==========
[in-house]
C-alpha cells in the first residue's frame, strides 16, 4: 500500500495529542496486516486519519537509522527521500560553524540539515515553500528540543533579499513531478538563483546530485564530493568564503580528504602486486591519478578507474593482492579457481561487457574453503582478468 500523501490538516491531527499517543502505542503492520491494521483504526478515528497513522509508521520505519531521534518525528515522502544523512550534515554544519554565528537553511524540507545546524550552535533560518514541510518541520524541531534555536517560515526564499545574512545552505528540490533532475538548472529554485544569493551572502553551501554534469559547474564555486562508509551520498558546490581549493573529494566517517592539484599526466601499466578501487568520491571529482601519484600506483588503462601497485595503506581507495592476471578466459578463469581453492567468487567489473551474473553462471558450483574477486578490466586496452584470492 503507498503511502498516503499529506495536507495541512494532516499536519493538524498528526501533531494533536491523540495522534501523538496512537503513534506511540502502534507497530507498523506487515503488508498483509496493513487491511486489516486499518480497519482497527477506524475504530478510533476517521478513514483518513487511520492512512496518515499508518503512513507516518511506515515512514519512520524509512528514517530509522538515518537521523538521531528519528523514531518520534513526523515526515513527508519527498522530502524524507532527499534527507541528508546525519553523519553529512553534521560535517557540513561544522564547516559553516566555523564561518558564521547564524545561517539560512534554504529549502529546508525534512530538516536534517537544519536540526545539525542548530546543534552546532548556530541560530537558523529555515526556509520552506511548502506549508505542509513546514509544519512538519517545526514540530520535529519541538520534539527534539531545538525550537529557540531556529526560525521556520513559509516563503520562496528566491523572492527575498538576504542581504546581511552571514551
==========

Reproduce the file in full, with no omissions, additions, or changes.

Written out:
[in-house]
C-alpha cells in the first residue's frame, strides 16, 4: 500500500495529542496486516486519519537509522527521500560553524540539515515553500528540543533579499513531478538563483546530485564530493568564503580528504602486486591519478578507474593482492579457481561487457574453503582478468 500523501490538516491531527499517543502505542503492520491494521483504526478515528497513522509508521520505519531521534518525528515522502544523512550534515554544519554565528537553511524540507545546524550552535533560518514541510518541520524541531534555536517560515526564499545574512545552505528540490533532475538548472529554485544569493551572502553551501554534469559547474564555486562508509551520498558546490581549493573529494566517517592539484599526466601499466578501487568520491571529482601519484600506483588503462601497485595503506581507495592476471578466459578463469581453492567468487567489473551474473553462471558450483574477486578490466586496452584470492 503507498503511502498516503499529506495536507495541512494532516499536519493538524498528526501533531494533536491523540495522534501523538496512537503513534506511540502502534507497530507498523506487515503488508498483509496493513487491511486489516486499518480497519482497527477506524475504530478510533476517521478513514483518513487511520492512512496518515499508518503512513507516518511506515515512514519512520524509512528514517530509522538515518537521523538521531528519528523514531518520534513526523515526515513527508519527498522530502524524507532527499534527507541528508546525519553523519553529512553534521560535517557540513561544522564547516559553516566555523564561518558564521547564524545561517539560512534554504529549502529546508525534512530538516536534517537544519536540526545539525542548530546543534552546532548556530541560530537558523529555515526556509520552506511548502506549508505542509513546514509544519512538519517545526514540530520535529519541538520534539527534539531545538525550537529557540531556529526560525521556520513559509516563503520562496528566491523572492527575498538576504542581504546581511552571514551